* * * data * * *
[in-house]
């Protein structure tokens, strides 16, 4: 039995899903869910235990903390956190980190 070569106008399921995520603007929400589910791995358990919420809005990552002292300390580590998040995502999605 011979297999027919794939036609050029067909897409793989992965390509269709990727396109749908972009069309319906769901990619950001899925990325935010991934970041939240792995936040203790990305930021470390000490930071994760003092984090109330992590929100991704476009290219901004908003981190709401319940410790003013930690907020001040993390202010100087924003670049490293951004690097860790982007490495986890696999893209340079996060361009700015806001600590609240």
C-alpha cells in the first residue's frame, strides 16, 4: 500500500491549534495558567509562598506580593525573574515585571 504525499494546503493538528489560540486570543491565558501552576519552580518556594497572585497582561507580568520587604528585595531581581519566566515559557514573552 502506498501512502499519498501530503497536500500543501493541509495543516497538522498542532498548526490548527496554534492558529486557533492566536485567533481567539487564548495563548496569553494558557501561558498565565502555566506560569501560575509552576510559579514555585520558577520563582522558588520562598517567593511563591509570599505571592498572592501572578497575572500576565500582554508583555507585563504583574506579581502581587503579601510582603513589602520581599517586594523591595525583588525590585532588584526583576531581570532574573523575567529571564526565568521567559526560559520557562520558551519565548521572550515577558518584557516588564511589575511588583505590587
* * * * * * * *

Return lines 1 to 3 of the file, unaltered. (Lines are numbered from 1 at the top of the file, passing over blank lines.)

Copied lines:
[in-house]
């Protein structure tokens, strides 16, 4: 039995899903869910235990903390956190980190 070569106008399921995520603007929400589910791995358990919420809005990552002292300390580590998040995502999605 011979297999027919794939036609050029067909897409793989992965390509269709990727396109749908972009069309319906769901990619950001899925990325935010991934970041939240792995936040203790990305930021470390000490930071994760003092984090109330992590929100991704476009290219901004908003981190709401319940410790003013930690907020001040993390202010100087924003670049490293951004690097860790982007490495986890696999893209340079996060361009700015806001600590609240």
C-alpha cells in the first residue's frame, strides 16, 4: 500500500491549534495558567509562598506580593525573574515585571 504525499494546503493538528489560540486570543491565558501552576519552580518556594497572585497582561507580568520587604528585595531581581519566566515559557514573552 502506498501512502499519498501530503497536500500543501493541509495543516497538522498542532498548526490548527496554534492558529486557533492566536485567533481567539487564548495563548496569553494558557501561558498565565502555566506560569501560575509552576510559579514555585520558577520563582522558588520562598517567593511563591509570599505571592498572592501572578497575572500576565500582554508583555507585563504583574506579581502581587503579601510582603513589602520581599517586594523591595525583588525590585532588584526583576531581570532574573523575567529571564526565568521567559526560559520557562520558551519565548521572550515577558518584557516588564511589575511588583505590587